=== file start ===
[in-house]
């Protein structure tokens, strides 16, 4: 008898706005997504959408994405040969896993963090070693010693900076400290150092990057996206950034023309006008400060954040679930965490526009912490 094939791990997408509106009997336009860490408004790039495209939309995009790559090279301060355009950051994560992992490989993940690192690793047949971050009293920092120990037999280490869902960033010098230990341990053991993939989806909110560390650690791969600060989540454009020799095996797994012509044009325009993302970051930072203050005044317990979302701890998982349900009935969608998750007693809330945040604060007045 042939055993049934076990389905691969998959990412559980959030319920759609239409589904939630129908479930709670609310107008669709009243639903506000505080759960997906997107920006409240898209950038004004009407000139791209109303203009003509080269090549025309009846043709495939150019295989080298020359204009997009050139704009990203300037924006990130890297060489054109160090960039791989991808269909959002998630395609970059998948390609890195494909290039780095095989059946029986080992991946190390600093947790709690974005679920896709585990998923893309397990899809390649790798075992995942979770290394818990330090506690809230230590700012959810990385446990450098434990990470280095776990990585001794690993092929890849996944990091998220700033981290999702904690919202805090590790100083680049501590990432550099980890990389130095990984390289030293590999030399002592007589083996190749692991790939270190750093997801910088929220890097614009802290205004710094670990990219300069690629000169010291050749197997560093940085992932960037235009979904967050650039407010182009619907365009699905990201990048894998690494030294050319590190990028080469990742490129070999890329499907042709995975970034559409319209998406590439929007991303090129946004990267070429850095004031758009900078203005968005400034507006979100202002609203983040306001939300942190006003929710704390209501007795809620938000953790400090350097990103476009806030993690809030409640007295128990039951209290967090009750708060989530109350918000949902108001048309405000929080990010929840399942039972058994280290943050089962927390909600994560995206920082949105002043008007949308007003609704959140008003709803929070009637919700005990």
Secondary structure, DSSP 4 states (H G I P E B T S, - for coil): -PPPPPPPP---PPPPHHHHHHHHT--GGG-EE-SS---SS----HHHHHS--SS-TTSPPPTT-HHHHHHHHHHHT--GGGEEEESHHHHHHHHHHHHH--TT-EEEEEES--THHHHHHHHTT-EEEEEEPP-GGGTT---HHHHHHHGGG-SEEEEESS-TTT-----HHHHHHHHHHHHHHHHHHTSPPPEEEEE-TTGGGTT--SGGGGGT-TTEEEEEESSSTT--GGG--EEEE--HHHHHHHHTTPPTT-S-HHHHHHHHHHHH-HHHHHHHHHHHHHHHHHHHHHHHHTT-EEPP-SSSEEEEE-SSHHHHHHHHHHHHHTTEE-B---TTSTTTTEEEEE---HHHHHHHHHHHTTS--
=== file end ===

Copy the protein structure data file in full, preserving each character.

[in-house]
């Protein structure tokens, strides 16, 4: 008898706005997504959408994405040969896993963090070693010693900076400290150092990057996206950034023309006008400060954040679930965490526009912490 094939791990997408509106009997336009860490408004790039495209939309995009790559090279301060355009950051994560992992490989993940690192690793047949971050009293920092120990037999280490869902960033010098230990341990053991993939989806909110560390650690791969600060989540454009020799095996797994012509044009325009993302970051930072203050005044317990979302701890998982349900009935969608998750007693809330945040604060007045 042939055993049934076990389905691969998959990412559980959030319920759609239409589904939630129908479930709670609310107008669709009243639903506000505080759960997906997107920006409240898209950038004004009407000139791209109303203009003509080269090549025309009846043709495939150019295989080298020359204009997009050139704009990203300037924006990130890297060489054109160090960039791989991808269909959002998630395609970059998948390609890195494909290039780095095989059946029986080992991946190390600093947790709690974005679920896709585990998923893309397990899809390649790798075992995942979770290394818990330090506690809230230590700012959810990385446990450098434990990470280095776990990585001794690993092929890849996944990091998220700033981290999702904690919202805090590790100083680049501590990432550099980890990389130095990984390289030293590999030399002592007589083996190749692991790939270190750093997801910088929220890097614009802290205004710094670990990219300069690629000169010291050749197997560093940085992932960037235009979904967050650039407010182009619907365009699905990201990048894998690494030294050319590190990028080469990742490129070999890329499907042709995975970034559409319209998406590439929007991303090129946004990267070429850095004031758009900078203005968005400034507006979100202002609203983040306001939300942190006003929710704390209501007795809620938000953790400090350097990103476009806030993690809030409640007295128990039951209290967090009750708060989530109350918000949902108001048309405000929080990010929840399942039972058994280290943050089962927390909600994560995206920082949105002043008007949308007003609704959140008003709803929070009637919700005990």
Secondary structure, DSSP 4 states (H G I P E B T S, - for coil): -PPPPPPPP---PPPPHHHHHHHHT--GGG-EE-SS---SS----HHHHHS--SS-TTSPPPTT-HHHHHHHHHHHT--GGGEEEESHHHHHHHHHHHHH--TT-EEEEEES--THHHHHHHHTT-EEEEEEPP-GGGTT---HHHHHHHGGG-SEEEEESS-TTT-----HHHHHHHHHHHHHHHHHHTSPPPEEEEE-TTGGGTT--SGGGGGT-TTEEEEEESSSTT--GGG--EEEE--HHHHHHHHTTPPTT-S-HHHHHHHHHHHH-HHHHHHHHHHHHHHHHHHHHHHHHTT-EEPP-SSSEEEEE-SSHHHHHHHHHHHHHTTEE-B---TTSTTTTEEEEE---HHHHHHHHHHHTTS--